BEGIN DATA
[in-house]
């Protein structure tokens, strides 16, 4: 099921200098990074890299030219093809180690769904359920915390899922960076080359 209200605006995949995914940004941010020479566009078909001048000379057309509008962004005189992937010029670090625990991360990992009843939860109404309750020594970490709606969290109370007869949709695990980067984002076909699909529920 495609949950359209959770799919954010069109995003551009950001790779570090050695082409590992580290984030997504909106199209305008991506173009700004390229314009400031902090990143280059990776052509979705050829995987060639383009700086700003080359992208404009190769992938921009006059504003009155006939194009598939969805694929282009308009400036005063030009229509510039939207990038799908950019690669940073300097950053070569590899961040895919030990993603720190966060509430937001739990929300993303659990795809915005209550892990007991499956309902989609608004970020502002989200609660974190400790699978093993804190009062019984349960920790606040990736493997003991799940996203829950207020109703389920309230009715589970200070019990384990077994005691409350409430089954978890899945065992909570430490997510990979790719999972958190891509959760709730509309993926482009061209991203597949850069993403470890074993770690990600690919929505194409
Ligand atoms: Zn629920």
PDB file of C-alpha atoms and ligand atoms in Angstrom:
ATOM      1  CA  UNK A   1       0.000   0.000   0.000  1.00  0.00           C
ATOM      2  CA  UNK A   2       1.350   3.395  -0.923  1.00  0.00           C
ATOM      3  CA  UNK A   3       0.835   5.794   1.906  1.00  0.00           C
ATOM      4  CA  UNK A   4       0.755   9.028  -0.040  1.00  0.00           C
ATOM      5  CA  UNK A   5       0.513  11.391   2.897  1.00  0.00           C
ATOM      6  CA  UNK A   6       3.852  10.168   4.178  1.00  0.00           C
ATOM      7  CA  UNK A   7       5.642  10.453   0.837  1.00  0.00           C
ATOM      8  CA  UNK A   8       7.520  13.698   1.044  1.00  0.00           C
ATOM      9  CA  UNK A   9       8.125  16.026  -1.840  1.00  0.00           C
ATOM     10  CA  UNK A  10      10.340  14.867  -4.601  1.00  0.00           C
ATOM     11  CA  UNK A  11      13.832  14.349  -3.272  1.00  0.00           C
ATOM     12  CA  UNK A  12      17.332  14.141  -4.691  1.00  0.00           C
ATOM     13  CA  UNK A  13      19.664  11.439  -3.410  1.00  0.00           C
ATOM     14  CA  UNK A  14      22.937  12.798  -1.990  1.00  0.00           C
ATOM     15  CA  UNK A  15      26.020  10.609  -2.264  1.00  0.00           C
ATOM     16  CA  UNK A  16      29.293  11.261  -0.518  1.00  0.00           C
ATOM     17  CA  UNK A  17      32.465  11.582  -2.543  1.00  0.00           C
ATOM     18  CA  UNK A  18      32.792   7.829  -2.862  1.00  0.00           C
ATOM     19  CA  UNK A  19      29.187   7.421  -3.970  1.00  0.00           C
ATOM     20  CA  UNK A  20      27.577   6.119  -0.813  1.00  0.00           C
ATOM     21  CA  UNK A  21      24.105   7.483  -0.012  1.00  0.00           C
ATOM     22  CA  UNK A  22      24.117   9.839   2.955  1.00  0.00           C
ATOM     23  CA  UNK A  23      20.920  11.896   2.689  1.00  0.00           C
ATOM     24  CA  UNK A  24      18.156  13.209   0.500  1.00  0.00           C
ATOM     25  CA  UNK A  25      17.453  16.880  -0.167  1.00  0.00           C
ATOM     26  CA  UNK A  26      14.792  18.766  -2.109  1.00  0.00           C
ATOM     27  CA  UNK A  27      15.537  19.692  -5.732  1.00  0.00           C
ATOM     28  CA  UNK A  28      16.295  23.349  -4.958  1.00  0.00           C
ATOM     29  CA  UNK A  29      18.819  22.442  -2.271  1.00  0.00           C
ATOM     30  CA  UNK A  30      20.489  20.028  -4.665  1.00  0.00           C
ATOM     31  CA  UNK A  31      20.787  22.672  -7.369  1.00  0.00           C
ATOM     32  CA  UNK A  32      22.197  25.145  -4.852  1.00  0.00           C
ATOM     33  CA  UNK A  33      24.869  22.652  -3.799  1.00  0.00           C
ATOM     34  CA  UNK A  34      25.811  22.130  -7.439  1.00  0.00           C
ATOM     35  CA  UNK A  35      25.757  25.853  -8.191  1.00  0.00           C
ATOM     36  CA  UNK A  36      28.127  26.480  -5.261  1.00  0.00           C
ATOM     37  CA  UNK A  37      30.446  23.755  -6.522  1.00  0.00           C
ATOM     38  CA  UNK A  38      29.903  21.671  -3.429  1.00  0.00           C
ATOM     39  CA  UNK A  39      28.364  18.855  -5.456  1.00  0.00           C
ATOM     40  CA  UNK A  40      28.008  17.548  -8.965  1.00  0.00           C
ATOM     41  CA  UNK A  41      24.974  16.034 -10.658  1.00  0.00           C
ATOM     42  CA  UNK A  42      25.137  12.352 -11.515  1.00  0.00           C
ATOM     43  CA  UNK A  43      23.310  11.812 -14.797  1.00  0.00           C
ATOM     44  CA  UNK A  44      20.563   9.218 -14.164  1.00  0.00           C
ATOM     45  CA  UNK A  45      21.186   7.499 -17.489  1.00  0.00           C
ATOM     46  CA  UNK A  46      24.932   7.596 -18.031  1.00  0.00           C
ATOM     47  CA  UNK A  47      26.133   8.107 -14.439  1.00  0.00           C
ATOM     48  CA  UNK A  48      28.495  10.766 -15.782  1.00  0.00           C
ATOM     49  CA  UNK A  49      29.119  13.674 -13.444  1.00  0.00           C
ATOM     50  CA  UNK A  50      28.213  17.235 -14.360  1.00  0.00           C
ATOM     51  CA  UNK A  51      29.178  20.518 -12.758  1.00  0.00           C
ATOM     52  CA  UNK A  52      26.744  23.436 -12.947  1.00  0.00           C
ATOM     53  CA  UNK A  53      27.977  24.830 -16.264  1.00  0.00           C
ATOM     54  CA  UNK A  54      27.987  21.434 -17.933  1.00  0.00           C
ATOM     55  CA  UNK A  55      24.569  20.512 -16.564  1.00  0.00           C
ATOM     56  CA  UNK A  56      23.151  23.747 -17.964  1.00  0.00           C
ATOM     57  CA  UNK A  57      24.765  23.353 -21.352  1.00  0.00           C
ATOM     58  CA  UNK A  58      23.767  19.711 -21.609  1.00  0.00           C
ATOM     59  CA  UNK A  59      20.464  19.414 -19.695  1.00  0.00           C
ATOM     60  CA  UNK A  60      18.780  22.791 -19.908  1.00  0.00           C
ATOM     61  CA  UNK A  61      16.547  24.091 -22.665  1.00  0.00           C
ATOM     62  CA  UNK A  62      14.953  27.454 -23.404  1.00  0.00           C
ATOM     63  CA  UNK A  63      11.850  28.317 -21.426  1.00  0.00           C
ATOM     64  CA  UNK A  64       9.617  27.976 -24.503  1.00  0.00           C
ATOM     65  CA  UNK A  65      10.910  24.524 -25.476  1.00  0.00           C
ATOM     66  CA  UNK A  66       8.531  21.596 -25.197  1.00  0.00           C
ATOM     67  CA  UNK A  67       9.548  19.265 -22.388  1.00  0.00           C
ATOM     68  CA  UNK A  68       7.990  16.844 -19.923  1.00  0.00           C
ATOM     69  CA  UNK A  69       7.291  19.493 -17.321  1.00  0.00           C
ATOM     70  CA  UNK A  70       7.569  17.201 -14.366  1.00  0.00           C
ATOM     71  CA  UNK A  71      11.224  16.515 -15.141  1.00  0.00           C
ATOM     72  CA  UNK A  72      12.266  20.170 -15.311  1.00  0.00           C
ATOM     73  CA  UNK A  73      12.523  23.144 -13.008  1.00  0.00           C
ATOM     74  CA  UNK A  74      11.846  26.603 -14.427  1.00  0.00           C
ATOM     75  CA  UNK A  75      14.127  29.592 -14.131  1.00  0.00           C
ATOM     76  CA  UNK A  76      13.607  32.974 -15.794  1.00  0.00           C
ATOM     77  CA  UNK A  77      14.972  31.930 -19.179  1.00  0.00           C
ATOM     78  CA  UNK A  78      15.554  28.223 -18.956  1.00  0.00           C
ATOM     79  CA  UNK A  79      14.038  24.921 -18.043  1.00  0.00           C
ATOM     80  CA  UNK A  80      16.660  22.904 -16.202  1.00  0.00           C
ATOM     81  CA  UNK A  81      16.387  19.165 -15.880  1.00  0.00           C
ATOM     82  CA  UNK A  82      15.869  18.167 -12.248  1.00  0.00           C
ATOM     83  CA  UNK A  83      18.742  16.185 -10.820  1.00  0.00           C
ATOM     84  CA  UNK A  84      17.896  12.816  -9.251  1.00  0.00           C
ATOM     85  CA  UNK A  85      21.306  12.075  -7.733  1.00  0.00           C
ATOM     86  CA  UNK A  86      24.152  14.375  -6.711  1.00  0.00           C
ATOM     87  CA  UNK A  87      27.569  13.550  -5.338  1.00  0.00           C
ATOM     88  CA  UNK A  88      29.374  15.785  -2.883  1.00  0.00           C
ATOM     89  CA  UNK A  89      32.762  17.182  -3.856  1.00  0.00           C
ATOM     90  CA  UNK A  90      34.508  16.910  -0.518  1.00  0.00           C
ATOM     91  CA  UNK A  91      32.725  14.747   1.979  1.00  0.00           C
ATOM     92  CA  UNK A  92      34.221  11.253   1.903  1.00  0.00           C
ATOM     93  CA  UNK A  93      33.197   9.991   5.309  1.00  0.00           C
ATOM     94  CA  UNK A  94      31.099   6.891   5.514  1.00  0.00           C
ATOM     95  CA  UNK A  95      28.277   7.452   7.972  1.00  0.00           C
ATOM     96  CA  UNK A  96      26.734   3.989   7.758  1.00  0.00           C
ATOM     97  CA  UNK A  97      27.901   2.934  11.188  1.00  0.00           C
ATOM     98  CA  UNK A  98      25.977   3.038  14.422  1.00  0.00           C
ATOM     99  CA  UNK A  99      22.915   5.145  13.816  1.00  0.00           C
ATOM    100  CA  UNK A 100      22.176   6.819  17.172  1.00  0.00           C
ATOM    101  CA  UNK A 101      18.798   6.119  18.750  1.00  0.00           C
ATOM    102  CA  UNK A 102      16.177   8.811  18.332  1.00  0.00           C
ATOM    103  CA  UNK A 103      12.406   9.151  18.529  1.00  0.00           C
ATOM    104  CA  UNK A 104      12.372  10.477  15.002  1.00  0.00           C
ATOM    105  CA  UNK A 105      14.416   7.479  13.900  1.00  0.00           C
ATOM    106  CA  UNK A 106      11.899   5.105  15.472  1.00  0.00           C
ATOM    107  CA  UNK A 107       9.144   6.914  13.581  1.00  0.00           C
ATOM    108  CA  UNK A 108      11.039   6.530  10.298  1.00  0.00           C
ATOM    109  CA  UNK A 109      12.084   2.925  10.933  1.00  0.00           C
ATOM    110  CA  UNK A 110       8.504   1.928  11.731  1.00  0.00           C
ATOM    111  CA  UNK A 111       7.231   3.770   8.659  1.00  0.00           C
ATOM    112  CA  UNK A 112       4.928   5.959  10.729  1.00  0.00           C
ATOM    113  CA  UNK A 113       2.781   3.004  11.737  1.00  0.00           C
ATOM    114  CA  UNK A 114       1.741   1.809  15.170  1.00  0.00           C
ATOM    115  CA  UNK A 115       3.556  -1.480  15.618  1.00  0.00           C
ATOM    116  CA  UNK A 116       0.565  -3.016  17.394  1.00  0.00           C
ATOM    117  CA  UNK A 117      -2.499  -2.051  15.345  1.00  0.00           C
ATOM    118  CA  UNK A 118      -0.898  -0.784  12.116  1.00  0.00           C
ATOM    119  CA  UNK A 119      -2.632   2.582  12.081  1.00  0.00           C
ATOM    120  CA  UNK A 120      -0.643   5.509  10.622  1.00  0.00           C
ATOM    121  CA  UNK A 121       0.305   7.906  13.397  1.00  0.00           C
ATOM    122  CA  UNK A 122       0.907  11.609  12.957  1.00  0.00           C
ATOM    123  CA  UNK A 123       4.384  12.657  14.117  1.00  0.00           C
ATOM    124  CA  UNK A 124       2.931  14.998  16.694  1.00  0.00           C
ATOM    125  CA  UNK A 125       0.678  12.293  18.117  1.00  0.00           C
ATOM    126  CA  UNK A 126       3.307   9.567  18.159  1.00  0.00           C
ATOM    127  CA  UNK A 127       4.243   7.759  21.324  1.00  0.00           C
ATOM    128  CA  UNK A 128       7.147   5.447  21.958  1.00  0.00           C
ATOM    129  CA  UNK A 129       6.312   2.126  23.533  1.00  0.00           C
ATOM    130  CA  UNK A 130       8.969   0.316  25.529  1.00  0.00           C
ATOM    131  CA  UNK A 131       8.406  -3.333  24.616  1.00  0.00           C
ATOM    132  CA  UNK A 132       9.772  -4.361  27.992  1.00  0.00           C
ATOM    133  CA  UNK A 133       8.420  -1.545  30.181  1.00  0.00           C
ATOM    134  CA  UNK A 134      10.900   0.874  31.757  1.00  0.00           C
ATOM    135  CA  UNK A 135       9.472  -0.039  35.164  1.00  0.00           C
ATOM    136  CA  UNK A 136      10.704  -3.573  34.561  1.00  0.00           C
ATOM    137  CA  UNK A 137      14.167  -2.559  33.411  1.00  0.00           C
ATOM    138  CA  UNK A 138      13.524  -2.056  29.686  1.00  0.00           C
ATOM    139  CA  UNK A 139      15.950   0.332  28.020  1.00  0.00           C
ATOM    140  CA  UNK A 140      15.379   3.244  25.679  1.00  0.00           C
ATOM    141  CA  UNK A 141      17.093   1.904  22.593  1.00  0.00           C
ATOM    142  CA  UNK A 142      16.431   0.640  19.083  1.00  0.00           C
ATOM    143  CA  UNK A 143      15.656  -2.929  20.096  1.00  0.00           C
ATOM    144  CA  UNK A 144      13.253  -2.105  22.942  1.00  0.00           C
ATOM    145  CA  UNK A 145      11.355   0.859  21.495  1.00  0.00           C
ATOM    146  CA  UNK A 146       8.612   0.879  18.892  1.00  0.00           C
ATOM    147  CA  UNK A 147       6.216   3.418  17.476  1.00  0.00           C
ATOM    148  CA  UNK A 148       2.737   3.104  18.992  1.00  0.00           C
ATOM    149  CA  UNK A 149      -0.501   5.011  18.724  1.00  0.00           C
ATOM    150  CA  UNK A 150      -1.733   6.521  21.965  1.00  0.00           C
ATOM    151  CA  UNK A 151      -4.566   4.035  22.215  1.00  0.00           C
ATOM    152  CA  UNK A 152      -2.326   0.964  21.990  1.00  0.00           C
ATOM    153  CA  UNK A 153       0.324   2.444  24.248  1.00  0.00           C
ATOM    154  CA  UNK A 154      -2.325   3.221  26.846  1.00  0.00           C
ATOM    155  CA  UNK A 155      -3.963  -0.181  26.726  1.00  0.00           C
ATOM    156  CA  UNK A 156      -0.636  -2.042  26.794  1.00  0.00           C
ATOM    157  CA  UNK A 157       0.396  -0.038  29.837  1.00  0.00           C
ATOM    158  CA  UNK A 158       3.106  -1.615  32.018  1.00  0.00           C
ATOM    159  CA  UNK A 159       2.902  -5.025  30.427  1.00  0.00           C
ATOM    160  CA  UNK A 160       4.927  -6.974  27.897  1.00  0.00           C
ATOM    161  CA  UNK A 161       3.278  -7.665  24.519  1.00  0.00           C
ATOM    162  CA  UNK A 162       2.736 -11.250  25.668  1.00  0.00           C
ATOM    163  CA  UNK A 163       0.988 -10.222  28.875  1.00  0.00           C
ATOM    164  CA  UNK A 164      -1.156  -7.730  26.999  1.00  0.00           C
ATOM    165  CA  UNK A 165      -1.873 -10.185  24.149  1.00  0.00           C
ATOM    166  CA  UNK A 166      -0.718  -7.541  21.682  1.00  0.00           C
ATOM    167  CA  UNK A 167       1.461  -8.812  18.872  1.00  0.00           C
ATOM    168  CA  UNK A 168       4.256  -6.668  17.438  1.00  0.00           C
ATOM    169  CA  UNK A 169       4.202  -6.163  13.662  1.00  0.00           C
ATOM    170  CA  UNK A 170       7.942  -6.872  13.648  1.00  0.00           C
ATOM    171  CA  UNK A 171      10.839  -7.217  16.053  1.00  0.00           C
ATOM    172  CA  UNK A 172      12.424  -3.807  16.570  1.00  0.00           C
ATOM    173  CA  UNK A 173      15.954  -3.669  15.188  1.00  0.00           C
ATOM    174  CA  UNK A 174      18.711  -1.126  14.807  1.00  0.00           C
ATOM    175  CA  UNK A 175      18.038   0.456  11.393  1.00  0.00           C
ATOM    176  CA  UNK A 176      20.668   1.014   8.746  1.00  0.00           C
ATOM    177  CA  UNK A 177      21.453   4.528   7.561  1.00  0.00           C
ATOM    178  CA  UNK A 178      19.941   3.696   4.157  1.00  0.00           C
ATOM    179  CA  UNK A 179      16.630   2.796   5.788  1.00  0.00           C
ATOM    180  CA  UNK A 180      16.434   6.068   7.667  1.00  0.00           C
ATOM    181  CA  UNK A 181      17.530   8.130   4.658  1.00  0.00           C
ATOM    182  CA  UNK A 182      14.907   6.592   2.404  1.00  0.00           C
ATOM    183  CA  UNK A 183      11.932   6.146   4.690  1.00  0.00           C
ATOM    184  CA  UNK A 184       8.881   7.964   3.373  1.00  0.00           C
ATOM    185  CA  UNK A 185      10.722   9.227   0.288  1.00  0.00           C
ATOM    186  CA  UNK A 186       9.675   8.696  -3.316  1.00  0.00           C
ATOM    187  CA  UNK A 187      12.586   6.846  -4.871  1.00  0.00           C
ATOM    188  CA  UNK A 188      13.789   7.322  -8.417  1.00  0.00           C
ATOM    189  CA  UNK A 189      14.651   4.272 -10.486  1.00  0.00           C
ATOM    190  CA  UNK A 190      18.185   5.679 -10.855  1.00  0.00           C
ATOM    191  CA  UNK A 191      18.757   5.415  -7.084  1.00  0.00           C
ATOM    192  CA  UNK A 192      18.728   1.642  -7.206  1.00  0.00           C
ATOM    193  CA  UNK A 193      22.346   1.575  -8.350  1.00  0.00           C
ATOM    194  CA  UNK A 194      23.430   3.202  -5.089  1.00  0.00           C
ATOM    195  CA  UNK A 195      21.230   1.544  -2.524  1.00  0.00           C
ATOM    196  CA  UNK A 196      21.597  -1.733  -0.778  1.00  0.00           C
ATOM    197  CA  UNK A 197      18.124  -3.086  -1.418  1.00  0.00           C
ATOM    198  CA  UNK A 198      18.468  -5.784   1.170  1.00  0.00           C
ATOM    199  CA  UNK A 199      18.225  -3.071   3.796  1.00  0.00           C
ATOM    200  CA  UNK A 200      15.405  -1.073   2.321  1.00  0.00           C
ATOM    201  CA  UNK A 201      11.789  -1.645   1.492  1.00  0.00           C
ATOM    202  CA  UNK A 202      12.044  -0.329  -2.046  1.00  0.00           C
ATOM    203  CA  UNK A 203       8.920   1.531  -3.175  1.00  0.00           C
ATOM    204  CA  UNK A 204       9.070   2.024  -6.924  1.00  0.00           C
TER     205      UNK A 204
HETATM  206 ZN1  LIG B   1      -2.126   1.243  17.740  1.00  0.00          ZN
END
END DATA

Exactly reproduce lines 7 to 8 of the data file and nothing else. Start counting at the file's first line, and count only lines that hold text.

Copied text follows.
ATOM      3  CA  UNK A   3       0.835   5.794   1.906  1.00  0.00           C
ATOM      4  CA  UNK A   4       0.755   9.028  -0.040  1.00  0.00           C